One of my earliest memories is being held in my father’s arms as a Thai monk tied a small piece of blessed gold thread around my wrist. We were at a local monastery that my family visited occasionally during my youth. “She will be protected until the string comes off, but you mustn’t cut it. It must fall off naturally.”

Without their natural born Judaism (or any organized religion) playing a major role in either of my parents’ lives, they both sought alternative means of spiritual fulfillment. Thankfully, Los Angeles in the nineties offered an abundance and diversity in just that, and as a result, the practice of meditation has been a part of my lifestyle and vernacular since I can remember—and largely ignored for just as long.

Through the years, my parents went in and out of regular self-practice and attended different meditation groups, and I went with them, bringing a backpack full of supplies to keep me busy: a journal, books, homework, and a portable CD player with Pure Disco 2&3 (I don’t think I ever did get 1) and The Wedding Singer soundtrack.

While my parents got centered in someone’s Laguna Beach living room, I listened to Culture Club, waiting for the sweet Thai treats and tea to be served at the end. I always enjoyed that part.

When I was old enough to stay home alone, I can remember my dad channeling his inner 1970’s backpacking junkie by packing up his one-person tent and a sleeping bag, and loading both into the car, heading to Temecula for a weekend meditation retreat.

My childhood reluctance to admit my parents were ever right about anything is waning. OK, I’ll say it: maybe they were right about meditation.

Having grown up in a home where meditation was accepted, understood, and practiced, it’s no surprise to me that I never took an interest in, or tried, meditation. Who wants to be into the same things as their parents? Lame.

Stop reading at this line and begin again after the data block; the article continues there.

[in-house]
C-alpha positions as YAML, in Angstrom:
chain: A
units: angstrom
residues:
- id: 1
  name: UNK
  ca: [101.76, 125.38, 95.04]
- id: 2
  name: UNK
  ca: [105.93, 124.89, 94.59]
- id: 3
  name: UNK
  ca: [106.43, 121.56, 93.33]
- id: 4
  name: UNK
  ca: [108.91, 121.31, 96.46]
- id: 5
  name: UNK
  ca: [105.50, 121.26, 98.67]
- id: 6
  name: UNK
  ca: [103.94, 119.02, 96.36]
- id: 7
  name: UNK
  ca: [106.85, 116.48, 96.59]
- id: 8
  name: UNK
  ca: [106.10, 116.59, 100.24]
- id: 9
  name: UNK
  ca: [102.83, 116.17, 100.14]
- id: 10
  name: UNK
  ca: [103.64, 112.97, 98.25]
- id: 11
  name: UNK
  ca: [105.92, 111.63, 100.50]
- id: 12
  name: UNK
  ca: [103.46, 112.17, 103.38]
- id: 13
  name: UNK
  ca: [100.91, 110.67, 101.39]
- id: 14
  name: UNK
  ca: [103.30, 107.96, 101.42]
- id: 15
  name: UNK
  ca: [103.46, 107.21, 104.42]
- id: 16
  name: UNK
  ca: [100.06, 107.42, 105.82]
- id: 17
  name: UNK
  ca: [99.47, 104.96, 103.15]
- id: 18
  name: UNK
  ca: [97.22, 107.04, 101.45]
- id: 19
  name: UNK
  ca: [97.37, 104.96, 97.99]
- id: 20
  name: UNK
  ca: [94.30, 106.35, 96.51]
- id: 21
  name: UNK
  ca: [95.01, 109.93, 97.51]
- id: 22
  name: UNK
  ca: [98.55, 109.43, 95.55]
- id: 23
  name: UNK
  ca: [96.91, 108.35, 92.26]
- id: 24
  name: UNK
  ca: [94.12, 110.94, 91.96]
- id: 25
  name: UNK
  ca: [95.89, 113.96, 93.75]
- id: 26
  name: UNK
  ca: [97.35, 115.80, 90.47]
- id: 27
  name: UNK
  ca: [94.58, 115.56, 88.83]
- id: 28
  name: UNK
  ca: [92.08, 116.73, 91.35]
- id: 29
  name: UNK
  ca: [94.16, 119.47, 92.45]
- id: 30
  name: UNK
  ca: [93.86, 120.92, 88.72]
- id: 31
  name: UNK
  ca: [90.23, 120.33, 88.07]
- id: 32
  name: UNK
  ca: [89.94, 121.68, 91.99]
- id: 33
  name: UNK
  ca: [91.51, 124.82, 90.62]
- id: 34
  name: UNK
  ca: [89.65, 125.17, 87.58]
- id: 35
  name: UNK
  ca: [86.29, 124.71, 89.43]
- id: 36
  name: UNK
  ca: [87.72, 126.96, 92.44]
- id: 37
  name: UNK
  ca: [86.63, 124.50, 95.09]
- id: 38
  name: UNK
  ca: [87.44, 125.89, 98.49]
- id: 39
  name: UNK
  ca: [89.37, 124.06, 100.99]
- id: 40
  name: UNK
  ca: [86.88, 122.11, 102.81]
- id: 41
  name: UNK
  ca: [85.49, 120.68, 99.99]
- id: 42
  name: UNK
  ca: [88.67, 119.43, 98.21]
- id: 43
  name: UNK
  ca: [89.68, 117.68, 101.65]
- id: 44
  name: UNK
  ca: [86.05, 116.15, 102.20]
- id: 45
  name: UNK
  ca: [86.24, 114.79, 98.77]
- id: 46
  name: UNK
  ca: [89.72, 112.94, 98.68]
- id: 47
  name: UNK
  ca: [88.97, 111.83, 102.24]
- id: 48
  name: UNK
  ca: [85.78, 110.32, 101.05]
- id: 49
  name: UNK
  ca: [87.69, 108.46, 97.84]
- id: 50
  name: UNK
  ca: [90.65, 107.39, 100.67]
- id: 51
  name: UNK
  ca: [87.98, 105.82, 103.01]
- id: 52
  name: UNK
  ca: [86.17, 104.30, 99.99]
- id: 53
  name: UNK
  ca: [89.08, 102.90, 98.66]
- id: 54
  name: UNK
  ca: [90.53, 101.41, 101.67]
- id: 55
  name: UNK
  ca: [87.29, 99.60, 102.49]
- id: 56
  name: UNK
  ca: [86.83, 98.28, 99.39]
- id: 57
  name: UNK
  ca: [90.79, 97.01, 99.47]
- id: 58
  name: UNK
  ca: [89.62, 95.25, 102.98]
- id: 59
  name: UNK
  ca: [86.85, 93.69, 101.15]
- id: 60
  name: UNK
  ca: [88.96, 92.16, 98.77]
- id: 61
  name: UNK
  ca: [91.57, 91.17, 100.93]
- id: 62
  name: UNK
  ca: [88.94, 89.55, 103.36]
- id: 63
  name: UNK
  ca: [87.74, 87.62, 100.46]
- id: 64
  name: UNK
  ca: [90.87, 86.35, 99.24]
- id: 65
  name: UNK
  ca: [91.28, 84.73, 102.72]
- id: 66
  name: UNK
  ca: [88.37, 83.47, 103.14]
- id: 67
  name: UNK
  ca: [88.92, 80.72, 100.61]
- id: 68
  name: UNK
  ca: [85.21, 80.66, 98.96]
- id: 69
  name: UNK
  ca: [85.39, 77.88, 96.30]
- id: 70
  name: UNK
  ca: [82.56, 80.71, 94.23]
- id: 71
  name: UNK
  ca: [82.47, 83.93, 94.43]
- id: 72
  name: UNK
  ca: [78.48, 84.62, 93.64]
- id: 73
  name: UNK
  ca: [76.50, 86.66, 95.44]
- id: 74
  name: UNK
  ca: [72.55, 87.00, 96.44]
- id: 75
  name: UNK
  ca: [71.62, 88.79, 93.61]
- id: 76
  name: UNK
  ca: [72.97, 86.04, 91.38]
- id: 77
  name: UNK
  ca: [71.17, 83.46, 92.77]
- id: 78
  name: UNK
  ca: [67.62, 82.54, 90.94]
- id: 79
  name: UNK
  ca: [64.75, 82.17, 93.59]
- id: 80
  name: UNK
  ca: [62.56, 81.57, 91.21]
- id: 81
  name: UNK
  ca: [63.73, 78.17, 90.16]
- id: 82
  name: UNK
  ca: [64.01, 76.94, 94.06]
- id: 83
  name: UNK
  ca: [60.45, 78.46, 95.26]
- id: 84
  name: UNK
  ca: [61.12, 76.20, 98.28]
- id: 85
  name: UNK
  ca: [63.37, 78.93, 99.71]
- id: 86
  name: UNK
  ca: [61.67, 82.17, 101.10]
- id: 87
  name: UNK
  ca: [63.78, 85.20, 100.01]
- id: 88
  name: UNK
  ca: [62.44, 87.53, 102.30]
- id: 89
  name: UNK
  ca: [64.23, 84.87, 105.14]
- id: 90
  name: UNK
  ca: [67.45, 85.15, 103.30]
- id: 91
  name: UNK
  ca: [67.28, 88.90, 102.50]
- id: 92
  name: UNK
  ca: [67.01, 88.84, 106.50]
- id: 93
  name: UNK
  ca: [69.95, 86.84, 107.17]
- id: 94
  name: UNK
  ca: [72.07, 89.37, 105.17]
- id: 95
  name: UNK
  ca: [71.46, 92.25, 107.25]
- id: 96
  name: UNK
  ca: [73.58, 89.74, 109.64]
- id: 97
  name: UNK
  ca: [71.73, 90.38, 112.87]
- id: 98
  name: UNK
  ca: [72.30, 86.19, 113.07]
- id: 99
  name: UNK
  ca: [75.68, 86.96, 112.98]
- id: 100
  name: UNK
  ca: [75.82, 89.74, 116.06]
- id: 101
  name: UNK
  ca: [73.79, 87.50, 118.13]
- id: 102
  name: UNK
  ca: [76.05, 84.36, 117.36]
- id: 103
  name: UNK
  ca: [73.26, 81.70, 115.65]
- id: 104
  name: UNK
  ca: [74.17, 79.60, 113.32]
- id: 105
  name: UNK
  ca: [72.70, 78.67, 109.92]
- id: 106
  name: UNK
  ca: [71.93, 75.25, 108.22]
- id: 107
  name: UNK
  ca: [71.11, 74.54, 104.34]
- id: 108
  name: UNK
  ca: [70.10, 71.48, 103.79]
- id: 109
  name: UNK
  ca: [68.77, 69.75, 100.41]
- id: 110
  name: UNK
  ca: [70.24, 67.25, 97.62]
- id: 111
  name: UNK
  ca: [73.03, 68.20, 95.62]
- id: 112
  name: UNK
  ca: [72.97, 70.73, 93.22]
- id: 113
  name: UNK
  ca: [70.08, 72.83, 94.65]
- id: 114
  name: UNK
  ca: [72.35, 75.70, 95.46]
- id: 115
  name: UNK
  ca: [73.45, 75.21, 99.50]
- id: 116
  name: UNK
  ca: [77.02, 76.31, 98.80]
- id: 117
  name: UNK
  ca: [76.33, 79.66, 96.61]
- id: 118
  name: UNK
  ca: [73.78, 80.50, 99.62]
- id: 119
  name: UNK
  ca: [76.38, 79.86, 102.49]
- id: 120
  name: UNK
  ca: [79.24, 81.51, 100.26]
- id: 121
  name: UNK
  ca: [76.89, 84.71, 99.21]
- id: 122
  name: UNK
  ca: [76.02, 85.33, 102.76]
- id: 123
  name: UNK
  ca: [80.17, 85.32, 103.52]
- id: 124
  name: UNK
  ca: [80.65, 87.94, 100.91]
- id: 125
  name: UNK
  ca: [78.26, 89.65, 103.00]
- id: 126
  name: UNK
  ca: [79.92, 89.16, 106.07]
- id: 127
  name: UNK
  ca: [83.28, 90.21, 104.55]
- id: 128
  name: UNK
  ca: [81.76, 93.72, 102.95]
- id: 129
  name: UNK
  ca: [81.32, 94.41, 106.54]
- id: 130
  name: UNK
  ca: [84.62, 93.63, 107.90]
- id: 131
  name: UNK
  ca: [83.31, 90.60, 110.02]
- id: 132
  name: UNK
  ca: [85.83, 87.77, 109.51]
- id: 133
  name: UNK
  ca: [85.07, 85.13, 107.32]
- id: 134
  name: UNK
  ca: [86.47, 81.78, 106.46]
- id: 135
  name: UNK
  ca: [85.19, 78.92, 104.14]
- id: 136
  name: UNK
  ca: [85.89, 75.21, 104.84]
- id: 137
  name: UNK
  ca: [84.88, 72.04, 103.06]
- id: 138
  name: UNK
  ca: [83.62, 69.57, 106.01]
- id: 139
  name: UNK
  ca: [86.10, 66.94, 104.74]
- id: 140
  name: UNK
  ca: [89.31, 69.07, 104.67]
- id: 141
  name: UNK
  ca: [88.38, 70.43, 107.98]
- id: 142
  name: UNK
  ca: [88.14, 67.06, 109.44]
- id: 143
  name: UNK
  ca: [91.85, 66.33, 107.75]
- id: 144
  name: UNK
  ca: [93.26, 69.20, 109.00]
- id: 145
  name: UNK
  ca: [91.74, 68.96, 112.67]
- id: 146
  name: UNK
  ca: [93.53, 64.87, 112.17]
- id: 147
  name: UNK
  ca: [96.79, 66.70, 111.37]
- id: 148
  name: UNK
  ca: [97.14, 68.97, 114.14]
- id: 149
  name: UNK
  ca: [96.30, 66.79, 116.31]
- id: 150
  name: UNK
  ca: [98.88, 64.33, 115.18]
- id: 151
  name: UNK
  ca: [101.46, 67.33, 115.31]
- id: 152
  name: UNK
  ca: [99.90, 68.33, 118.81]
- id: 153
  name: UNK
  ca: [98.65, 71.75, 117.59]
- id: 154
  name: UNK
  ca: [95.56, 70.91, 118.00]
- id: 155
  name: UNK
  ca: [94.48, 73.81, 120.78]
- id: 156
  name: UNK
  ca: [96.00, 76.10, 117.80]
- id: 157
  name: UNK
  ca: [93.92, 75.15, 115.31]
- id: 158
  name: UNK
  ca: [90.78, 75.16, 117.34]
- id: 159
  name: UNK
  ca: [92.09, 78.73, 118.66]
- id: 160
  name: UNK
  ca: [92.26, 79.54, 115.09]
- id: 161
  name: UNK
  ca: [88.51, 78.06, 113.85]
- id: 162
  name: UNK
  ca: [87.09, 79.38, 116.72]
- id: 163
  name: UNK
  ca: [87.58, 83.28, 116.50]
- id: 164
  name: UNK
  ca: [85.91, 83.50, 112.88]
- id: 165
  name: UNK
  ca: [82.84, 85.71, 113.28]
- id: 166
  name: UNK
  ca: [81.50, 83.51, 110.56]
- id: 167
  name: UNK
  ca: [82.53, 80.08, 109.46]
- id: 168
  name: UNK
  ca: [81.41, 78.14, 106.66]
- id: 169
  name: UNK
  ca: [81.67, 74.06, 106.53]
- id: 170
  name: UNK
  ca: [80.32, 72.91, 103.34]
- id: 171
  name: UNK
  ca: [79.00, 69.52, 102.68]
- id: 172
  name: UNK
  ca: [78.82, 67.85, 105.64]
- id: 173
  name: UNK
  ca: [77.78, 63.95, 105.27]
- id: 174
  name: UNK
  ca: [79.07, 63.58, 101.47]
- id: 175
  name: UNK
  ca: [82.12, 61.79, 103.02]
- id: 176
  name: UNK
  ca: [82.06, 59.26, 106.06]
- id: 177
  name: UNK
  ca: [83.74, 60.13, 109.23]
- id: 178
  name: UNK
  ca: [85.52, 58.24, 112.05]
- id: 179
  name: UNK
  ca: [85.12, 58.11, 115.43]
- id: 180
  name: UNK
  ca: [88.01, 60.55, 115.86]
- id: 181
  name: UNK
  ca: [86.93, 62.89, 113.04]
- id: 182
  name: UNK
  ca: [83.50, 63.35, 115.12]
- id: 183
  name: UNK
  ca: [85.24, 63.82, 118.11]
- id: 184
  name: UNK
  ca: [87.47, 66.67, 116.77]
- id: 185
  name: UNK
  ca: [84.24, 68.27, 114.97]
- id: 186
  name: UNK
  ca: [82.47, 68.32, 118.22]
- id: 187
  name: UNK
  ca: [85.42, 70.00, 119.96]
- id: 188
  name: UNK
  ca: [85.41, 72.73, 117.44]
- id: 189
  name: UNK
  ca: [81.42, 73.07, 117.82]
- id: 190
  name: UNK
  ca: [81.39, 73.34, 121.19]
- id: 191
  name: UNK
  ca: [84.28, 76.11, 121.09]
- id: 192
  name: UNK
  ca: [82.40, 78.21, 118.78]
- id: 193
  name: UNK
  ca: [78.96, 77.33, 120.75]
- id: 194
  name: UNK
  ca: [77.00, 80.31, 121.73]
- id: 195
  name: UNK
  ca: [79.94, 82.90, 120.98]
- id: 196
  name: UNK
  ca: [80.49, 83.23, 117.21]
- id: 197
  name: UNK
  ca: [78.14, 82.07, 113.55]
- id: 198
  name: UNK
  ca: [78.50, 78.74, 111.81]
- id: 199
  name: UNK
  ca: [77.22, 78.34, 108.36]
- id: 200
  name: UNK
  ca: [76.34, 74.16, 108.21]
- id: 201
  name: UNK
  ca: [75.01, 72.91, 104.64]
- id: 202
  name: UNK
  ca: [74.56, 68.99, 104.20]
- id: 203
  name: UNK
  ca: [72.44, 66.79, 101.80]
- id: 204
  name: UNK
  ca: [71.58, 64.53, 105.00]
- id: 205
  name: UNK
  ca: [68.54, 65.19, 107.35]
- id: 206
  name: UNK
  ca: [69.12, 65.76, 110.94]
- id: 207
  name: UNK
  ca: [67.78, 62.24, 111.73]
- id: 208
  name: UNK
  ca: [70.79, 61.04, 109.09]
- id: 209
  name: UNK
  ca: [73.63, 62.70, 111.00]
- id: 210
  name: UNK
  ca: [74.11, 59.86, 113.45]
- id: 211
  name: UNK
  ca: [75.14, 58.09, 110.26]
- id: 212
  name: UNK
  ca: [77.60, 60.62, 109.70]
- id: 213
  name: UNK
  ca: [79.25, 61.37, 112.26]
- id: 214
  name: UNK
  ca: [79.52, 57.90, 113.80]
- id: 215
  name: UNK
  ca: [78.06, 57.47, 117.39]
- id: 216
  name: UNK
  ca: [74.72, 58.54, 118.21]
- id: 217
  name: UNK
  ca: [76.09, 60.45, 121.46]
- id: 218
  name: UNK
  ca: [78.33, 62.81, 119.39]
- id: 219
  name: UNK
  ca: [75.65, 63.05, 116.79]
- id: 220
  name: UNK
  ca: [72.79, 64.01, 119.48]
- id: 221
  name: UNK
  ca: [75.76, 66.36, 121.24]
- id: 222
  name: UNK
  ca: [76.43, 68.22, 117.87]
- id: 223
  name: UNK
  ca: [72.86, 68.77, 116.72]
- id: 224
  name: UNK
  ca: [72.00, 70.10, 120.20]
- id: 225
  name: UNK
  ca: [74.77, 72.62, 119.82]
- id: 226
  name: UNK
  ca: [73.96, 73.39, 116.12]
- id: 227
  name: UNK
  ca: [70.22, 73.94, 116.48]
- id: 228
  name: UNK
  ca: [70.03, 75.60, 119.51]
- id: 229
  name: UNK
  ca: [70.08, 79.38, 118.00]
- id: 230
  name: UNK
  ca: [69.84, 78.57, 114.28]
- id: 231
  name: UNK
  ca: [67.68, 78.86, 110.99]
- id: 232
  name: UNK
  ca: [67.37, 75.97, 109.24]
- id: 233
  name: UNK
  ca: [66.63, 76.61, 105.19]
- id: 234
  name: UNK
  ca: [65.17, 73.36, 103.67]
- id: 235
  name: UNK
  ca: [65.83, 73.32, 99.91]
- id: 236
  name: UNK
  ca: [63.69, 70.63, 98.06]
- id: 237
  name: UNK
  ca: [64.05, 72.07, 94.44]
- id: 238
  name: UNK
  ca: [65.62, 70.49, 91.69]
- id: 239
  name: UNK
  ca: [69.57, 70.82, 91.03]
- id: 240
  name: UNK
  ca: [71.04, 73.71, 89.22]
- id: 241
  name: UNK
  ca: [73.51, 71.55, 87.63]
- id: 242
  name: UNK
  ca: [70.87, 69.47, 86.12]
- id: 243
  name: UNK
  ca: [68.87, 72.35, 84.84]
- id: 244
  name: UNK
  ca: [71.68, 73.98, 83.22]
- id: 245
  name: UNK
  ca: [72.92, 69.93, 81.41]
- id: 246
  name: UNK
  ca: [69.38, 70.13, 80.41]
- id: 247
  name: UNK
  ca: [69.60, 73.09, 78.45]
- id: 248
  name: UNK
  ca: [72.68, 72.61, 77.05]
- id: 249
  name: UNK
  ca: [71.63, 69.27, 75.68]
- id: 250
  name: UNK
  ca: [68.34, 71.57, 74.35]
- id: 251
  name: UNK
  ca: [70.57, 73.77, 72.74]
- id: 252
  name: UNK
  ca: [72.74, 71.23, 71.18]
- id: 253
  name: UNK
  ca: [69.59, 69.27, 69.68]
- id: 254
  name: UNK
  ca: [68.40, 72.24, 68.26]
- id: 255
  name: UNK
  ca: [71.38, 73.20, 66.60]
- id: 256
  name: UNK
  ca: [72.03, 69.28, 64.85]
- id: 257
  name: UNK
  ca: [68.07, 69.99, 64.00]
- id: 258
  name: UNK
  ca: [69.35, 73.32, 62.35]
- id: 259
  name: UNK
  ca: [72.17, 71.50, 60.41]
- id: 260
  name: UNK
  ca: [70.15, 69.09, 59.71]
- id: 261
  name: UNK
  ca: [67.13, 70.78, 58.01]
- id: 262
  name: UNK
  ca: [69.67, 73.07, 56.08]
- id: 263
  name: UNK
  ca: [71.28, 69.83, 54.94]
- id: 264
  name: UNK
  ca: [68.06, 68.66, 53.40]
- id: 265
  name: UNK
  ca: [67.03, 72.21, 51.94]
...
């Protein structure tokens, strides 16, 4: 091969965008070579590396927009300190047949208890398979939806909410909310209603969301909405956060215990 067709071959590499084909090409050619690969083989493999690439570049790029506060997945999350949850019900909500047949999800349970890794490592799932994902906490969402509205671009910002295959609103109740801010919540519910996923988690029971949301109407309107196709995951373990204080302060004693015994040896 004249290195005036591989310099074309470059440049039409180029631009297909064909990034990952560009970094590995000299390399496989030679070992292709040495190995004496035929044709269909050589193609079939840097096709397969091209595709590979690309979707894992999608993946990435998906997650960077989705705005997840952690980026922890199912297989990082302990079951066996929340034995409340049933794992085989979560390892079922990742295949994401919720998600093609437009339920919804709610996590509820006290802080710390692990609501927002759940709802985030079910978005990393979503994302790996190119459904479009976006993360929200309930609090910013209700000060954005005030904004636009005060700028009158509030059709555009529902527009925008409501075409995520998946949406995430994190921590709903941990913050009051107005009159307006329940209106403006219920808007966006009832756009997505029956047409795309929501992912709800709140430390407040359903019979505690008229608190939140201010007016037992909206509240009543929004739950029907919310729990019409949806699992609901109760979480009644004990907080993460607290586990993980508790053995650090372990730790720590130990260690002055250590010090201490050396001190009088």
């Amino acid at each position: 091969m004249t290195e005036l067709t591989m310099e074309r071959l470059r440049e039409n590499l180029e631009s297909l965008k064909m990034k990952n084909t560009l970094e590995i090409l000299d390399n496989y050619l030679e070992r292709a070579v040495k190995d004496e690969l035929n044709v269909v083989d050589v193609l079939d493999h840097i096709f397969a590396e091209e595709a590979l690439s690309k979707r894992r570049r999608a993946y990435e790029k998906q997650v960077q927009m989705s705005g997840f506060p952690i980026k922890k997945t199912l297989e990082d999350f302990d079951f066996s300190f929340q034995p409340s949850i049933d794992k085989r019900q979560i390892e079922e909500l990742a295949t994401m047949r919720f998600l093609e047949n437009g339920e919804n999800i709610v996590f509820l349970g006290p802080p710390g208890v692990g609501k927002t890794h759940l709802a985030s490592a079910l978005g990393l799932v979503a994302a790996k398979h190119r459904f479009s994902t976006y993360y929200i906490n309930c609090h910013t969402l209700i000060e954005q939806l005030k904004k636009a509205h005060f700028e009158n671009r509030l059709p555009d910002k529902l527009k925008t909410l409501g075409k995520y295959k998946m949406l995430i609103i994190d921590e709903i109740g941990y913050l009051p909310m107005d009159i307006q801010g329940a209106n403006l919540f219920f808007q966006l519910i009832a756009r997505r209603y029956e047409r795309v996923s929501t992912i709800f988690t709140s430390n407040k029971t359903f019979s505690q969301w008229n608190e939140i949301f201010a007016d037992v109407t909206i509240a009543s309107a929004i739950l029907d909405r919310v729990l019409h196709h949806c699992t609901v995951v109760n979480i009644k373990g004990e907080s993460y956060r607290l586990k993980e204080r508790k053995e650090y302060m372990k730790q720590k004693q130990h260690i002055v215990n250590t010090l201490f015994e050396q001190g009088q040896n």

But, things are often cyclical and here I am experiencing two years of anxiety that I have never before felt as an adult. A couple of years ago, I moved into an apartment with my boyfriend, which was a big change and commitment for me. That’s when it all began. Shortly thereafter and in quick succession, I got into a car accident, it was discovered that our apartment building had bed bugs, and I found myself wildly miserable at my job. My circumstances got better, but I was never able to dig myself out from under the stress and anxiety caused by that four month period. In fact, the anxiety snowballed. Now, waves of fear, a fixation on seemingly silly things, and constant digestive woes are part of my day-to-day.

I’m at a breaking point, tired of feeling crummy, and I’m looking for solutions and tools to control these feelings. And, my childhood reluctance to admit my parents were ever right about anything is waning. OK, I’ll say it: maybe they were right about meditation. I’m ready to join the other 18 million adults who practice meditation.

I recently checked out Headspace and, even though I was completely open to it, I still harbored some skepticism. My mind moves roughly a mile a minute, and the thought of it standing still seemed far-fetched. I imagined two little crossing guards blocking thought traffic from passing––if only it was that easy.

I was nervous to try it, because when I’m not good at something, I rarely try it again. And given the 24/7 thought parade marching through my brain, I had a strong suspicion I wasn’t going to be very good at meditation. I hated sitting in silence with my parents’ meditation groups—why would it be any different now?

I put in my headphones, afraid of the deafening silence that was about to ensue, and was completely surprised when Andy’s voice guided me through the entire ten minutes. He never left me, which kept me focused on his words and comforted that I wasn’t doing this alone. In fact, this practice allows you to (GASP!) have thoughts. It doesn’t punish the wandering mind, but rather gently nudges it back on track like a little kid who’s getting too close to the street while walking on the sidewalk.

Turns out, I wasn’t that bad at it, which means I did it again, and again. I just started, and I already feel better, so I can’t begin to imagine how good I might feel in a few months.

Even though it’s hard to admit your parents were right, sometimes they are. Sometimes they’re even cooler than you, and they have been for a long time. I’ll try not to take it too hard when they read this and say, “I told you so.”